How You Can Grow Your Social Security Benefits Beyond Retirement Age
Jul 21, 2017, 12:07 p.m.
By Kirk Larson
Social Security Washington Public Affairs Specialist
For more and more Americans, reaching retirement age no longer means the end of an active working life. Many people are choosing to work past the age of 65, according to the Department of Labor’s Bureau of Labor Statistics.
If you’re willing and able, maintaining gainful employment later in life could go a long way toward ensuring a secure future for you and your family. Besides providing you with additional income to pay your bills, extending your employment or working for yourself could boost your lifetime Social Security benefits.
Waiting to claim your Social Security retirement benefits could grow them by up to 32 percent. Through delayed retirement credits, your monthly benefit amount increases by about eight percent for each year you wait between your full retirement age and 70. Full retirement age is between 65 and 67, depending on when you were born. To learn more about delayed retirement credits, please visit www.socialsecurity.gov/planners/retire/delayret.html.
You get credits on your earnings record for each year of additional work income. Once you start receiving retirement benefits, we’ll automatically review your earnings record each year to determine if you’re entitled to an adjustment. When we calculate your retirement benefit amount, we use your best 35 years of earnings. We’ll increase your benefit amount if your new year of earnings is higher than one of the years we used to calculate your initial benefit amount. To see how we calculate your benefits, visit www.socialsecurity.gov/pubs/EN-05-10070.pdf.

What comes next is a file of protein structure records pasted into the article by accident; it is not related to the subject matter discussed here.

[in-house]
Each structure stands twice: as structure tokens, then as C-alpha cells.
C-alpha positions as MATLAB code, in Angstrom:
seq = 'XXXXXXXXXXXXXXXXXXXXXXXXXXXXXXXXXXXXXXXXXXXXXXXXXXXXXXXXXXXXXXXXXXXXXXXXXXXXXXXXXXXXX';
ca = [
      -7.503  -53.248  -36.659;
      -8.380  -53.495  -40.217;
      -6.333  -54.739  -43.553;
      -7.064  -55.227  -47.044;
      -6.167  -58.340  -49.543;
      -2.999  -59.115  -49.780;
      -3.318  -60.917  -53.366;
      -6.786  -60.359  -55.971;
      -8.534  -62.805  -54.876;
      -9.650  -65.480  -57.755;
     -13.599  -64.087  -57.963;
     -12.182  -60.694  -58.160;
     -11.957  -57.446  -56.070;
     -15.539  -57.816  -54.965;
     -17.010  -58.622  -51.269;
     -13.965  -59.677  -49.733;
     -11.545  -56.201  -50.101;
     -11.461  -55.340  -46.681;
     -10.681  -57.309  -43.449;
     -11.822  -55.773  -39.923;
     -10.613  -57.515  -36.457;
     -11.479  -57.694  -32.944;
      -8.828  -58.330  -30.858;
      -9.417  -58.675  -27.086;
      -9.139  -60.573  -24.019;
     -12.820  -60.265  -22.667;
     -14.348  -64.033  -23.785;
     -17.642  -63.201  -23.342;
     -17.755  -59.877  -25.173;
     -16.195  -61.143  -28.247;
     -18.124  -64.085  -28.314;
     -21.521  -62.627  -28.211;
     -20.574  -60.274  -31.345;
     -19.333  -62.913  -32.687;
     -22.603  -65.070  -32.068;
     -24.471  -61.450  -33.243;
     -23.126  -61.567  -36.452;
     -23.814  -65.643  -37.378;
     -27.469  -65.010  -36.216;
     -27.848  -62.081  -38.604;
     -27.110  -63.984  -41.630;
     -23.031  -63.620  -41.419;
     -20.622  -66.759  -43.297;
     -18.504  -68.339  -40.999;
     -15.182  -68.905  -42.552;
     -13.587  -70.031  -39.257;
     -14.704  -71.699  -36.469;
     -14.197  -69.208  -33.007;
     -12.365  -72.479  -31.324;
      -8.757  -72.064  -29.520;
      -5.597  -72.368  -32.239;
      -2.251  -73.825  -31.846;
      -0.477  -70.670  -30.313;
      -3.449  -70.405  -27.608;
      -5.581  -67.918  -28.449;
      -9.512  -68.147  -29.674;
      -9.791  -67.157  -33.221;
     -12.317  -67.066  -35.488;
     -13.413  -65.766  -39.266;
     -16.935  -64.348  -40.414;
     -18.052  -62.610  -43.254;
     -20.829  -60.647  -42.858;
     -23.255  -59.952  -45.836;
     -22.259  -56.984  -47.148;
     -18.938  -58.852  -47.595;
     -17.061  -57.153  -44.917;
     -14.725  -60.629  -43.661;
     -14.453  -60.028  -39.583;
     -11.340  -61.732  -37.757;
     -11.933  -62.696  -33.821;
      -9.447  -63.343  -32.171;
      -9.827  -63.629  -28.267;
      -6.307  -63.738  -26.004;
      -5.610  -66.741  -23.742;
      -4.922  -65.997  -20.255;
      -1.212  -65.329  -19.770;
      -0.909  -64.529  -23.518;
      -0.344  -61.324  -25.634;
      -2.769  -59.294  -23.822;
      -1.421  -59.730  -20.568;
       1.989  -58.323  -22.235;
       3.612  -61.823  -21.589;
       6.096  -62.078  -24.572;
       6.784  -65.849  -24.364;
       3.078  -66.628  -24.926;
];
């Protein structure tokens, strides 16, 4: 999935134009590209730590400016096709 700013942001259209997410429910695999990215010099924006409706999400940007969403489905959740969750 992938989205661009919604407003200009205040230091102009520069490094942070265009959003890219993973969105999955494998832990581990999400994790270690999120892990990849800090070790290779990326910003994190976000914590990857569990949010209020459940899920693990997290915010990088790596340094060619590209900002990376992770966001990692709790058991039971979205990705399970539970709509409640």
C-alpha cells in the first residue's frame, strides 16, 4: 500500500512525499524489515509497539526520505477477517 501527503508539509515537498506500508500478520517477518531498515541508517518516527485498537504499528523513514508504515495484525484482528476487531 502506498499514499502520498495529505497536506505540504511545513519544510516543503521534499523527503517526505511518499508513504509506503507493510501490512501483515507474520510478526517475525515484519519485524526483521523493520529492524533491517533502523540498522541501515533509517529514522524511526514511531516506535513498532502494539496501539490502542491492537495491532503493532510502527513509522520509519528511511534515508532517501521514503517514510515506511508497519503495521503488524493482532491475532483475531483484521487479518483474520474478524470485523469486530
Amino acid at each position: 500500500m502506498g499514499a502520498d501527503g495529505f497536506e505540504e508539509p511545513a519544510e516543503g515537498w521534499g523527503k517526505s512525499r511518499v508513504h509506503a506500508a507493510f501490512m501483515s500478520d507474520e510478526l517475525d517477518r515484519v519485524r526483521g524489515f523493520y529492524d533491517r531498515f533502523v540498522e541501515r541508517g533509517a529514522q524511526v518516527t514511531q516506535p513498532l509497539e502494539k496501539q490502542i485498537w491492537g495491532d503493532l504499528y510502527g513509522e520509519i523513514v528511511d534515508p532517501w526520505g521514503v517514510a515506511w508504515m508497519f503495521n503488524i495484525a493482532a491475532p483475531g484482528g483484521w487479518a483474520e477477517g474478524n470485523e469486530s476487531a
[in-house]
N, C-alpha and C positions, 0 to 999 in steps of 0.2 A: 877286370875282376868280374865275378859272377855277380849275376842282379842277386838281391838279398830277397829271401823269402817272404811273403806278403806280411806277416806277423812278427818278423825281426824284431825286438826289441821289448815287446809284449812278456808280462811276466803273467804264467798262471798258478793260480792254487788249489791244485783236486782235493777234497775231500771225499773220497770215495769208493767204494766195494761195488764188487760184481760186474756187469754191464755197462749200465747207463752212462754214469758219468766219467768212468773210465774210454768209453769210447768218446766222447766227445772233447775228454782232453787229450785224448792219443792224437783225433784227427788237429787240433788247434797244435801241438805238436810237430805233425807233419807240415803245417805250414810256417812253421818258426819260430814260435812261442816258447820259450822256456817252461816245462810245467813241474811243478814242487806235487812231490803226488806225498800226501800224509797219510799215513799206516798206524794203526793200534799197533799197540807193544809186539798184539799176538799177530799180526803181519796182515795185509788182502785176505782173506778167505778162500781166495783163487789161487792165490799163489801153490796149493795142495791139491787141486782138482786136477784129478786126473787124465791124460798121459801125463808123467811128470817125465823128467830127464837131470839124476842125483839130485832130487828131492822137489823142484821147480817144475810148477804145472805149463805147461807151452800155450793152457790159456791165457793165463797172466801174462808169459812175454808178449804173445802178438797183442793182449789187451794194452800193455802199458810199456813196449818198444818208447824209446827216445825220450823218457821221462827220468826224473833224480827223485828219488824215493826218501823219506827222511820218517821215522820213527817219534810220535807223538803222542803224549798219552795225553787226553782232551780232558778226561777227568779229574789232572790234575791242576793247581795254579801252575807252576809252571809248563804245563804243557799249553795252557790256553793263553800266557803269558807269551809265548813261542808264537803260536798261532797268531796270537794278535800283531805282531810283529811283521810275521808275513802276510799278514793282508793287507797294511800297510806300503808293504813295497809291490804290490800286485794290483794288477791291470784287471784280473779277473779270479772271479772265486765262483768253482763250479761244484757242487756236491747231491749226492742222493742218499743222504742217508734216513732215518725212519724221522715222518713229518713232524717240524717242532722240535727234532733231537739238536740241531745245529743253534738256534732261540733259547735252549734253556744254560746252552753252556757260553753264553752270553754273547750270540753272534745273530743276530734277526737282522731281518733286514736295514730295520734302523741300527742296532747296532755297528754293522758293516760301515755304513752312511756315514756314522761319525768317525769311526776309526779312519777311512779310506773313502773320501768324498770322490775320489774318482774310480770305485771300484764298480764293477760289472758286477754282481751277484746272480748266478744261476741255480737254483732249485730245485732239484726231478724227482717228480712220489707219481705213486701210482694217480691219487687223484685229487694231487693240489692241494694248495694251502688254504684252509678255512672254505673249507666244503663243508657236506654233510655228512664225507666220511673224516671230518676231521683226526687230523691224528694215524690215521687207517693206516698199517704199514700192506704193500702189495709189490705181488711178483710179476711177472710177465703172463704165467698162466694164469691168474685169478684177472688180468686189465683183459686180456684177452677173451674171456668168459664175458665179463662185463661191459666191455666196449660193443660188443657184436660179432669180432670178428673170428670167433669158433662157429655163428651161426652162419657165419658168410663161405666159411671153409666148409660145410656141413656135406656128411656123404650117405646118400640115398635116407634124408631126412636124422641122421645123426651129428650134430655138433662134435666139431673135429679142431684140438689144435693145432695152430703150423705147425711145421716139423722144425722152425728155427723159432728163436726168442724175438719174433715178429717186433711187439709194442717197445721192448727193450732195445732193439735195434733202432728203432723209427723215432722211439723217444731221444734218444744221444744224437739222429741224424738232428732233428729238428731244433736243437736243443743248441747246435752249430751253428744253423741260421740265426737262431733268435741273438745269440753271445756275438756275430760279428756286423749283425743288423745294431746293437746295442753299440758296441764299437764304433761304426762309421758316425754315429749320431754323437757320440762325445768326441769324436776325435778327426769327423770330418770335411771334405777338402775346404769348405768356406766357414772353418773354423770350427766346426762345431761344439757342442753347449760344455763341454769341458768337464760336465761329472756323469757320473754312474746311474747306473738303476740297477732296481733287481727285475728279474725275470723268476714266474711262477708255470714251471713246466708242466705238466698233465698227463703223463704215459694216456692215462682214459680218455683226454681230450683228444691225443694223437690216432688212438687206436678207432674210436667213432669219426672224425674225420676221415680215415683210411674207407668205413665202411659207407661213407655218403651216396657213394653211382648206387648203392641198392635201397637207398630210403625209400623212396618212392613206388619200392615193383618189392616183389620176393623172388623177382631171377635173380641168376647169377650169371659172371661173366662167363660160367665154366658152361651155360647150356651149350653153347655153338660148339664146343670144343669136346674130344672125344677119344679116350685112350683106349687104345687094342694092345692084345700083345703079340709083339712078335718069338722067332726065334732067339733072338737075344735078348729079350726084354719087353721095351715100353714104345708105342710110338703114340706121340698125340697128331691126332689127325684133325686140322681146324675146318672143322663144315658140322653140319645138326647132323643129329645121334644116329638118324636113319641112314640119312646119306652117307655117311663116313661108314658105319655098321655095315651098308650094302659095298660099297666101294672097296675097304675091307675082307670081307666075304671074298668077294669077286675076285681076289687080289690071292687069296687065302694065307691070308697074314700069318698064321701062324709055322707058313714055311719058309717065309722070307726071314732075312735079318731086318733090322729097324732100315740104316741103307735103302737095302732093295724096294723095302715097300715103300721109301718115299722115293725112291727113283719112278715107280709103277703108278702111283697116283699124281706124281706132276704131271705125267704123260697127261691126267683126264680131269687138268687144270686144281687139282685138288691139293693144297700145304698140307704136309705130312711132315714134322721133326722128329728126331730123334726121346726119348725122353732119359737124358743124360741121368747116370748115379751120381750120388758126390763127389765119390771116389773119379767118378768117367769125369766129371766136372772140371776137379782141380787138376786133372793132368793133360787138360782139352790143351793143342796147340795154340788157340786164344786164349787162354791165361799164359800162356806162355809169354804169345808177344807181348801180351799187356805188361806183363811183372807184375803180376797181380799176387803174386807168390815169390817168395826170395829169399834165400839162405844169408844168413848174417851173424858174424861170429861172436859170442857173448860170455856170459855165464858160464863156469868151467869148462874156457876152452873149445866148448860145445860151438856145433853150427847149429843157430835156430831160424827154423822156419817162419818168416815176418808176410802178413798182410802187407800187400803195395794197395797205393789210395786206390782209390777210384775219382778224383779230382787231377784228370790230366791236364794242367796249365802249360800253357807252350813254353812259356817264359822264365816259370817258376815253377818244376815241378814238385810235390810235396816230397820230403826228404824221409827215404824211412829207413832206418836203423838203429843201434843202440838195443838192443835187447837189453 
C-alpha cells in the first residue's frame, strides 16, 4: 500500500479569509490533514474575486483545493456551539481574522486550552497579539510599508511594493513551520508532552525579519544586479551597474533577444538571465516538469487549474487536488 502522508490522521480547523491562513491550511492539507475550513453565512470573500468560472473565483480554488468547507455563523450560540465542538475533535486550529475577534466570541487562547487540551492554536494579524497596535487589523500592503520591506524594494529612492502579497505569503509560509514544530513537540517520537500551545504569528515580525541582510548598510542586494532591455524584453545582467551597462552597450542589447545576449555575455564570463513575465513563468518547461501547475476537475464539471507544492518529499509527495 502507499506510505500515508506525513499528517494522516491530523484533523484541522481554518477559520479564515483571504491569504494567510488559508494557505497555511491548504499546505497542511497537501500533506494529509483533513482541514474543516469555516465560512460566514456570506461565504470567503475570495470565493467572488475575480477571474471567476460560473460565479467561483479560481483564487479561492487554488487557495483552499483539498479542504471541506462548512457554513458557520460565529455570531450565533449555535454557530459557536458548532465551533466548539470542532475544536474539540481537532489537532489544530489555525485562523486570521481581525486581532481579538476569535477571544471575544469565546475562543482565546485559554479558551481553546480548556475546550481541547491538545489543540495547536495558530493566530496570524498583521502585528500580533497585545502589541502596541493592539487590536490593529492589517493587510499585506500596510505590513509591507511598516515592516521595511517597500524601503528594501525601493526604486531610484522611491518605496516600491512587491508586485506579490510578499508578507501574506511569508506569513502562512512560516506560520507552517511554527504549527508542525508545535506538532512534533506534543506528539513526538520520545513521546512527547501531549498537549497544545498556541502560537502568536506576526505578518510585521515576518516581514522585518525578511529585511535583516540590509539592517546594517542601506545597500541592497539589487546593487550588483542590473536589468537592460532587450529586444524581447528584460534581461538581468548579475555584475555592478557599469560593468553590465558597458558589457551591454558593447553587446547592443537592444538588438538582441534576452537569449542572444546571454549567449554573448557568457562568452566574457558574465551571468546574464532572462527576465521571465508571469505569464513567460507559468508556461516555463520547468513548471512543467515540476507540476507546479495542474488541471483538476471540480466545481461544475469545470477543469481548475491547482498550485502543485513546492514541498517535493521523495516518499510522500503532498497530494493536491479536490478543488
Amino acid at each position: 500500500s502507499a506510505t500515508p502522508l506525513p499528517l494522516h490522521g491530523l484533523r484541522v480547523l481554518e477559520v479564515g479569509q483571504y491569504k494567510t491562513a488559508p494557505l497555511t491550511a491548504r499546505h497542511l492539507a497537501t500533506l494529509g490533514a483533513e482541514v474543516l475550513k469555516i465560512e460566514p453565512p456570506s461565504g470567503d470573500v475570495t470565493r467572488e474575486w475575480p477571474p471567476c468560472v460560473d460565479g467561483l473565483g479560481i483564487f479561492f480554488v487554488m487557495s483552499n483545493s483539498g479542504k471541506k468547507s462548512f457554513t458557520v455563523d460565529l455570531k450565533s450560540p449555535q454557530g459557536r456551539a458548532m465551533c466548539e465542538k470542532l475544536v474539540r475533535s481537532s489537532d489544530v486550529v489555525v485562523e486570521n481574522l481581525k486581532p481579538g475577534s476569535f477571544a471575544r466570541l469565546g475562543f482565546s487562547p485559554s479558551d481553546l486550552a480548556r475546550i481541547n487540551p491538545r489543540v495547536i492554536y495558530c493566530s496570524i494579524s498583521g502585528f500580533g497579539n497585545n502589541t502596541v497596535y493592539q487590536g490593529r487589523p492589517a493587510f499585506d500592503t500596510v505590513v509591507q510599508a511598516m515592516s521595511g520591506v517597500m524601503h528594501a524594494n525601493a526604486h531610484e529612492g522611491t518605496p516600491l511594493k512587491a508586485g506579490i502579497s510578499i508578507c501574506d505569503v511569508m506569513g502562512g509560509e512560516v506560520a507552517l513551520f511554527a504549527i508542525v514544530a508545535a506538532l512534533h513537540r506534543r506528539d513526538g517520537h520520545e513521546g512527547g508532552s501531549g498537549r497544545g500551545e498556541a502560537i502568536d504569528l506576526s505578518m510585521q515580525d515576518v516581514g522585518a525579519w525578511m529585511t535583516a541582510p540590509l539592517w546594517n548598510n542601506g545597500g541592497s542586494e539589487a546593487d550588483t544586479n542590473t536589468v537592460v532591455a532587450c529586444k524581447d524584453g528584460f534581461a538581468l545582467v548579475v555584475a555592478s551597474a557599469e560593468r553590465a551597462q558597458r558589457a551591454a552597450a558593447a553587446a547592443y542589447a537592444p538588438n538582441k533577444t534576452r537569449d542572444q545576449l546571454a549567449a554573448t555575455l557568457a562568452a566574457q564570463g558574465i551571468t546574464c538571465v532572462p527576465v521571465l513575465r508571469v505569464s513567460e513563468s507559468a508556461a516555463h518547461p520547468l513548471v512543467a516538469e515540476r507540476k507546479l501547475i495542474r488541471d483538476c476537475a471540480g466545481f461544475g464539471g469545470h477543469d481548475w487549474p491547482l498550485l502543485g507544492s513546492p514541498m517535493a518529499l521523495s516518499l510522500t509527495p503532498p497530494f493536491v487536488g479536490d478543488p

An increased benefit amount for yourself could mean more support for your family, too, through Social Security spousal benefits, child benefits, and survivor benefits.
We also encourage you to set up your own my Social Security account so you can verify your lifetime earnings record, check the status of an application for benefits, and manage them after you’re receiving them. You can create your personal my Social Security account today at www.socialsecurity.gov/myaccount.
Social Security is committed to helping you prepare for a secure today and tomorrow for you, your family, and future family. You can access all of our retirement resources at www.socialsecurity.gov/planners/retire.
Kirk Larson is a Social Security Administration Public Affairs Specialist located in Seattle and serving Western Washington.